A fitness trainer explains how to get our form right on the rowing machine, for the ultimate full-body workout.
After months of lockdown, gyms were finally allowed to reopen from 25 July (with a few Covid-friendly caveats, of course). Many have since opened their doors again to members, and fitness fans have been able to return to their favourite workouts, no longer having to keep fit at home and run in the rain.
Now that gyms are back, so is access to our favourite equipment. The rowing machine, which once upon a time used to go under-appreciated and unused by many, has recently been recognised for the excellent full-body workout it can offer. It works muscles in your upper and lower body, back and core, adding up to an impressive, all-round workout.
But because rowing machines engage so many muscles throughout your body, things can go wrong if you don’t have your form right. We asked an expert for her advice on how to use a rowing machine correctly, so that you can reap all of the benefits this piece of equipment has to offer.
The benefits of rowing
Héloïse Nangle is a fitness trainer and the COO of Core Collective, and she believes that rowing is one of the most beneficial forms of exercise you can do. “It develops a combination of strength and cardiovascular fitness that, when performed correctly, will get strength and fitness advances in record time”.
Rowing works nine major muscle groups: “quads, hamstrings, glutes, lats, core, shoulders, triceps, back and biceps”, and each stroke should be “60% lower body, 20% core, and 20% upper body”. In other words, while muscles are engaged elsewhere, it is the muscles of the lower body that should be doing most of the work. Get this right, and your whole body will experience the benefits.
Mastering your rowing technique
Whether you’re just starting out or you want to work on your technique, Héloïse says that it’s important to “take your time, master the basics, and then you can up the pace”. She also emphasises that you should never be influenced by what someone else is doing, and to just focus on your own form and progress, “because everyone is at a different stage in their fitness journey”.
1. Push, don’t pull
When rowing, it can be tempting to pull the handles as hard as you can, working your arms as much as – if not more than – your lower body. But, according to Héloïse your arms should only be responsible “for 10% of your force with indoor rowing”.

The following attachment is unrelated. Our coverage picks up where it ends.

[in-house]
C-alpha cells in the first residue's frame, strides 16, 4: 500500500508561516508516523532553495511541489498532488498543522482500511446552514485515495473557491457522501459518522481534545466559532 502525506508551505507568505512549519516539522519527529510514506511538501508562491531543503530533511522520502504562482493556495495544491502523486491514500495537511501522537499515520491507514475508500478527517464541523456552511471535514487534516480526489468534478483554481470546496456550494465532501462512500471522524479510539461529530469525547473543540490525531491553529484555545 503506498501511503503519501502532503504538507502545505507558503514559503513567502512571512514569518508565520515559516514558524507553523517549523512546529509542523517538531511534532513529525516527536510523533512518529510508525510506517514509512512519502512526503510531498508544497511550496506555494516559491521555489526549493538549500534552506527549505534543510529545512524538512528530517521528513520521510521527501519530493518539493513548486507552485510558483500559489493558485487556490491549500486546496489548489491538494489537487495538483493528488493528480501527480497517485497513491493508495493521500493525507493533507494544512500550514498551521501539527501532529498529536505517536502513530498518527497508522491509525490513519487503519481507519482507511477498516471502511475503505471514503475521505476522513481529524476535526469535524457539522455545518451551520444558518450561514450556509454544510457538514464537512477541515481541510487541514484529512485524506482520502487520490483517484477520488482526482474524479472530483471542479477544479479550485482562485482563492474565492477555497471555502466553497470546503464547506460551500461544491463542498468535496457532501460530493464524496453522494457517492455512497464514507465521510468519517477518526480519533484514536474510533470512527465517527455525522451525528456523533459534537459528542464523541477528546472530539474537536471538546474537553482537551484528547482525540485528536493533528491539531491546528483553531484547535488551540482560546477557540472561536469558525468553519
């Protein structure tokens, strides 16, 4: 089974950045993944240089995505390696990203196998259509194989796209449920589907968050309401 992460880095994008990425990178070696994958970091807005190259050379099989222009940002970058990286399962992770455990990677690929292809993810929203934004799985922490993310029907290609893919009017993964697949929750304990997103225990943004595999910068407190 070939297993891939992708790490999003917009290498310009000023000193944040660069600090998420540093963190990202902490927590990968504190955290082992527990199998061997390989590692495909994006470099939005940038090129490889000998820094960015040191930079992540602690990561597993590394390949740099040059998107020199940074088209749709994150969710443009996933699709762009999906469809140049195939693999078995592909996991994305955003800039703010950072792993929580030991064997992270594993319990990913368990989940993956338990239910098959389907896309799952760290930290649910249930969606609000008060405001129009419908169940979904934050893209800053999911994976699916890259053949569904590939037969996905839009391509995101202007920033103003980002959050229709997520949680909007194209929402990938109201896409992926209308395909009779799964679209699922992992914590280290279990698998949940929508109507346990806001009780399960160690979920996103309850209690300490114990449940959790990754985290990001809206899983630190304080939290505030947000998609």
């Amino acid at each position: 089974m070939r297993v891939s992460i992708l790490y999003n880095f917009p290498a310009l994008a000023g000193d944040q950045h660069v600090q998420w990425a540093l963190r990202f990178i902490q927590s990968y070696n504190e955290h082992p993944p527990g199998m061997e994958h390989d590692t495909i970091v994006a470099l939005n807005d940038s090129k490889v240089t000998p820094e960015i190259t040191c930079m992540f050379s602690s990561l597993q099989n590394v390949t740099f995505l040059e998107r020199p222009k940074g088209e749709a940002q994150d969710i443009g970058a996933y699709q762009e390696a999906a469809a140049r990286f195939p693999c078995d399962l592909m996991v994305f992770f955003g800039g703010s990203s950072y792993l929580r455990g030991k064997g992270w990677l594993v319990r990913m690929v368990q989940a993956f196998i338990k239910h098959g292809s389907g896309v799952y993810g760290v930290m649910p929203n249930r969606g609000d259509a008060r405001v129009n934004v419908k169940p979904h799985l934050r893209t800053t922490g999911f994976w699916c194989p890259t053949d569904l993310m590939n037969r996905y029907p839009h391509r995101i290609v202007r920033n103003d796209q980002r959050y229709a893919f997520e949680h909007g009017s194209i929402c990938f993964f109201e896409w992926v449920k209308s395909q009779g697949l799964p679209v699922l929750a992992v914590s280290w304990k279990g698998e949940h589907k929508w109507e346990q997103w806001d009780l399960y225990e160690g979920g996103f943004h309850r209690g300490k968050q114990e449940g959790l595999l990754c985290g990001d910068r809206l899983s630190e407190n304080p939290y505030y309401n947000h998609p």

Rather than letting your arms do all the work, “you need to learn to drive through your legs, fully harnessing that force and utilising your quads, hamstrings and glutes”. Try and “have your weight evenly distributed through your whole foot”, too, to really help you maximise the power in your legs. Make sure you keep your arms straight for as long as you can while driving through your legs, and then let them follow.
2. Watch your posture
It’s important to sit upright on a rowing machine, because “when the back rounds excessively at the front of the stroke, it then tends to extend at the back of the stroke”. This is a problem because, as Héloïse explains, “your spine flexes under the load, and it does it every time you take a stroke”. Not only is this not great for your back, but it also means you are unlikely to get the best times and speed you can during your workout.
To ensure you maintain good posture, sit tall on the rowing machine and keep your back in this position throughout. This will require good core engagement. You should also make sure you “do not overreach at the start of the stroke, and always maintain a light grip with thumbs under the handles”, according to Héloïse.
3. Utilise your hips
Good hip action is crucial to successful indoor rowing technique, because it helps to create more power. Héloïse says that, “if you want to get the most out of your hips, you need to close them (with good posture) and then as you’re pushing the rower away, you need to aggressively swing your hips open as you’re driving through the legs”. She likens this to the technique you would use for a kettlebell swing.
Héloïse recommends really slowing it down while you work on this part of your technique, so that you can “work on creating energy at a lower stroke rate”, with a “big drive and slower return”. Once you have this down, “the legs and hips then work together to create a strong, connected, accelerating push off the machine, giving you that force you are after”.
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